The OCT system is schematically illustrated in Figure 1. Light is generated from a near-infrared, high-speed sweeping laser (sweeping speed, 50 kHz; full width at half-maximum Δλ = 100 nm, 1310 nm [SS-OCT imaging system; Axsun Technology). The microelectromechanical systems (MEMs)-based laser source has a high coherence length (12 mm) and high power (20 mW on average). The beam is directed into a 1 × 2 10:90 coupler, with 90% power in the sample arm and 10% in the reference arm. The back-reflected signal from the reference arm and the backscattered signal from the sample arm are guided into a 2 × 2 coupler. The interference signals out of the 2 × 2 coupler are sent into a balanced amplified photodetector (PDB130C; Thorlabs Inc). A high-speed digitizer (ATS9350; AlazarTech) was used to digitize the resulting radiofrequency output from the photodetector. The resultant axial resolution of the SS-OCT system used in this study is approximately 8 μm, while the lateral resolution (diffraction limited) approaches 10 μm. The system acquires cross-sectional tomographic images at a frame rate of 41.66 per second, with each frame separated by 6.25 μm from one another. This separation distance can be modified as the pullback rate of the probe is controlled by a linear servomotor by which speed can be adjusted to suit the purpose or application.
The imaging probe consists of single-mode fiber, with a gradient refractive index (GRIN) lens attached at its distal end, a microrotational motor with reflective surface mounted on a spinning shaft, and a linear motorized translational stage. The GRIN lens is 1 mm in diameter and has a working distance of 5 mm. A glass tube is fused to the micromotor (Namiki Precision Jewel Co) and is placed in front of the GRIN lens to reflect the light toward the tissue as it rotates, resulting in a circumferential scan. The fiber and the GRIN lens are held together with a glass tube, and the micromotor are both packaged inside a plastic sheath, with the distal end sealed. The final packaged probe's outer diameter is 2.2 mm. The probe is attached on a linear motorized stage (Zaber Technologies Inc), and the stage is synchronously controlled by the computer, along with the image acquisition. To image the rabbit subglottis, the probe is placedinside the rabbit's airway at the desired location, and the linear translation stage gradually withdraws the probe at a speed of 0.25 mm per second with retrograde acquisition of images. With this setup, an axial 360° view of the airway can be obtained. With each pullback, hundreds of images are obtained sequentially from inferior to superior views.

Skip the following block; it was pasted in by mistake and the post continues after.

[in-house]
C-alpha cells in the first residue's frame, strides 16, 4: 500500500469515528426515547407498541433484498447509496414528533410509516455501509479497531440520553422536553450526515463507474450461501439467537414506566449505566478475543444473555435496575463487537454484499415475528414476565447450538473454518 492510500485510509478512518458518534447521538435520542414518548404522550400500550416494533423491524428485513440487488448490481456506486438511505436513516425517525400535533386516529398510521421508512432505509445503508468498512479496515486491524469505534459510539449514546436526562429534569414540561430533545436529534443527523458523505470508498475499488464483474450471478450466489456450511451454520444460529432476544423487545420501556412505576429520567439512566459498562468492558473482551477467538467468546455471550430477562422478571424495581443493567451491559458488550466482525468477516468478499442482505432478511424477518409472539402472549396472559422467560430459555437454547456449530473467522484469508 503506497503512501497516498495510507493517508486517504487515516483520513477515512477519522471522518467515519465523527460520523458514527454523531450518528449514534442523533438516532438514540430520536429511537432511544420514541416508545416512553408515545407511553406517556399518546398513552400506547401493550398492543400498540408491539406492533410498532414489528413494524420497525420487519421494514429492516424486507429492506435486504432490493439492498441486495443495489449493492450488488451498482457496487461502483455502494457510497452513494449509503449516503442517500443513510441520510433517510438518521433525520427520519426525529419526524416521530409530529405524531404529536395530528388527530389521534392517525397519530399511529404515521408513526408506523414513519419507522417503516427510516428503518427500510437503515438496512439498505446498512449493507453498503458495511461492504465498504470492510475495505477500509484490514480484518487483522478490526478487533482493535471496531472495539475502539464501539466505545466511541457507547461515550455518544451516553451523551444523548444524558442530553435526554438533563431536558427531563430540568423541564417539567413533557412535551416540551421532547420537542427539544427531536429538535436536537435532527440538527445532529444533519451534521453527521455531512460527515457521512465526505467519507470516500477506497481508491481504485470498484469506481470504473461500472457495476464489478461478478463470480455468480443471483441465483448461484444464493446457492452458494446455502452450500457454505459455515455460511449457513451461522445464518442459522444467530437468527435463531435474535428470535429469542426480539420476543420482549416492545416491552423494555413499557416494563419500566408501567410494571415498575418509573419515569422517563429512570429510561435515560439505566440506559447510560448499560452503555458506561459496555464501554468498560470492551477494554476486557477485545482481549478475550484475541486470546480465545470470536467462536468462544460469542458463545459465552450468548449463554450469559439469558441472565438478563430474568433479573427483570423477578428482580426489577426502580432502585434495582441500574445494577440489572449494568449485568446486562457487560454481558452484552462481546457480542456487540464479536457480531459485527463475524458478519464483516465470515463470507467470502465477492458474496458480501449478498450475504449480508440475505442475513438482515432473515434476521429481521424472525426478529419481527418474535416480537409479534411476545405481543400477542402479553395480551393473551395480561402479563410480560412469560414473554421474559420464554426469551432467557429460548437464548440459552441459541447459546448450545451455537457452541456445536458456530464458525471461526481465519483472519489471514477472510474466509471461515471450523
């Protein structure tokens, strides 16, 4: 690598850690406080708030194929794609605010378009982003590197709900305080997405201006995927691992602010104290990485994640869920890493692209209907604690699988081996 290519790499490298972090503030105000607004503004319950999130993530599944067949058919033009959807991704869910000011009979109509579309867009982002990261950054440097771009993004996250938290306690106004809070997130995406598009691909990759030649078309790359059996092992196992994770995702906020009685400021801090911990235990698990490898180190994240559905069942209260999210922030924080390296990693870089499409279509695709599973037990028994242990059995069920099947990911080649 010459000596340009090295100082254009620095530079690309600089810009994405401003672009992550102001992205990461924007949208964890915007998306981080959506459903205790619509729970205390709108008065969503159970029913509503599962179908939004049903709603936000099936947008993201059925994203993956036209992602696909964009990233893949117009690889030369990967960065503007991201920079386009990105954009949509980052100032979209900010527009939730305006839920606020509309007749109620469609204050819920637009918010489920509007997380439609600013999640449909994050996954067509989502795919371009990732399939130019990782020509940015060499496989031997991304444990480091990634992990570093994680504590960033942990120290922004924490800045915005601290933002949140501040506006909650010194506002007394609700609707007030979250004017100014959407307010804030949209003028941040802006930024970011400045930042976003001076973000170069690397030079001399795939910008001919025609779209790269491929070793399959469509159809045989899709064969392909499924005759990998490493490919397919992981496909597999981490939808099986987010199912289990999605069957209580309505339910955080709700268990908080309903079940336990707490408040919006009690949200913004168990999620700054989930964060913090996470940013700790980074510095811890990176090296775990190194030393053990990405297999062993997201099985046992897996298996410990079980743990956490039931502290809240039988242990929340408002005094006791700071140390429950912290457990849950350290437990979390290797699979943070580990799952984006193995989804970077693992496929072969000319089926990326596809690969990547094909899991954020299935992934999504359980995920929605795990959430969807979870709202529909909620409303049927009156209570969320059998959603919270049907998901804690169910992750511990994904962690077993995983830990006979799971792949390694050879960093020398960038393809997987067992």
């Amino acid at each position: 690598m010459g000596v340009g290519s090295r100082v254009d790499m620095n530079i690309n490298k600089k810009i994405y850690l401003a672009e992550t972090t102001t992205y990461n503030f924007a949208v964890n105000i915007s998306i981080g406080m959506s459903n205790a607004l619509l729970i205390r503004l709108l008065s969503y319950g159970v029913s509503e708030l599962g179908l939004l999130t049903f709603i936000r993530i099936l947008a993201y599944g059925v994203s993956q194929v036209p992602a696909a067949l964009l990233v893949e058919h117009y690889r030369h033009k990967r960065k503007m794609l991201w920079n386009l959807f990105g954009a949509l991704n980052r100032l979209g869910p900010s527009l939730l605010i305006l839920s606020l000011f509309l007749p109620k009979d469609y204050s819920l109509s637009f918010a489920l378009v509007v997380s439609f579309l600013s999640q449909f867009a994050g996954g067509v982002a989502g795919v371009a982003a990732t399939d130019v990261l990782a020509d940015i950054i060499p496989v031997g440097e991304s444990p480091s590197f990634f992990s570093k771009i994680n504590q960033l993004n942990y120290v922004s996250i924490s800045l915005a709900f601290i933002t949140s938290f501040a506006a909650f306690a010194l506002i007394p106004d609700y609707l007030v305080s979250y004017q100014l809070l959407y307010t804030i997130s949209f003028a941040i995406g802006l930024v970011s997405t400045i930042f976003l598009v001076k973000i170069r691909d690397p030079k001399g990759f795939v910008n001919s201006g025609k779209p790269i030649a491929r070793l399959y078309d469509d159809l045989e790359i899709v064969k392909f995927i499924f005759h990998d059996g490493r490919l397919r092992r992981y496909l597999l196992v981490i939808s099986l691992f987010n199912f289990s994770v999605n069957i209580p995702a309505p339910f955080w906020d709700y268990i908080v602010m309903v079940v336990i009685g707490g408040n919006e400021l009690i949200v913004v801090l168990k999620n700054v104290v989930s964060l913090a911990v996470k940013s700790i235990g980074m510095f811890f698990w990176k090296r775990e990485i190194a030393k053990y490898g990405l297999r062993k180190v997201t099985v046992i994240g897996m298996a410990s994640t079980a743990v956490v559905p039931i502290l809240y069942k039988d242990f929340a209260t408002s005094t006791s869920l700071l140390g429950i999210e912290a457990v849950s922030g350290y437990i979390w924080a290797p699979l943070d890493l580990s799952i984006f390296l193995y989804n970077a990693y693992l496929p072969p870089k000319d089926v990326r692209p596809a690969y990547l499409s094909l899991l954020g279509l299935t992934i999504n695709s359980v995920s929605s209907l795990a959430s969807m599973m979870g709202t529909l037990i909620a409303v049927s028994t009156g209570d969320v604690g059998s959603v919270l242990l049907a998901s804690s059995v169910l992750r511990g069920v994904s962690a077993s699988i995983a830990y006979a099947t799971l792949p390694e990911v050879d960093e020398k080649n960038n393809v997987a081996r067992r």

Fifteen New Zealand white rabbits, ranging in weight from 3.5 to 4.2 kg, were used during the preliminary stage of our study. This study was performed under the aegis of the University of California institutional animal care and use committee. The rabbits were housed in an approved animal care facility with water and food ad libitum. The New Zealand white rabbit has been used in many subglottic studies and has been found to be a reliable model with different methods of airway scarring.30- 32 Rabbit subglottis dimensions (5.8 × 5.4 mm) at this weight range have been shown to correlate closely with those of a neonate (4.5-5.5 mm).33 The rabbits were randomly assigned to 5 groups, each with a different end point. Rabbits were anesthetized with subcutaneous injections of 2 mL of ketamine hydrochloride (35 mg/kg) and 1 mL of xylazine hydrochloride (5 mg/kg). Once anesthetized, the hair from one foreleg was clipped, and a pulse oximeter and heart rate monitor were attached to the leg. The rabbit was then placed supine on the operating table, and the glottis was exposed using a pediatric laryngoscope. 0.1 mL of 1% lidocaine was used topically to anesthetize the vocal cords. The airway was placed into suspension. A 0° Hopkins endoscope (Karl Storz GmbH & Co) was then placed through a 26 cm, size 3 bronchoscope (Karl Storz GmbH & Co) for photomicrographic documentation of the native airway. To standardize the region of airway imaged by OCT, the tip of the bronchoscope was then positioned immediately below the vocal cords and secured in place by taping it to the laryngoscope. The OCT probe was then inserted into the bronchoscope to image the subglottic region starting exactly 2.5 cm past the distal end of the bronchoscope. A 2.5-cm region of the trachea and subglottis was sampled sequentially at 6.25-μm intervals with each pullback of the probe, yielding 400 images, and a 3-dimensional image stack was generated. Pullback speed was fixed by attaching the probe to a stand mounted on a motor with adjustable speed. Epithelial injury in the subglottis was induced by introducing a nylon brush (a 16-in twisted wire nylon brush with a 5-mm diameter; Sharn MED) through the bronchoscope and rotating an average of 40 times along the surface. The working end of the brush was trimmed to 1 cm so that the epithelial damage could be restricted to a small controlled region. The rabbit was then taken out of suspension, recovered from anesthesia, and returned to the vivarium.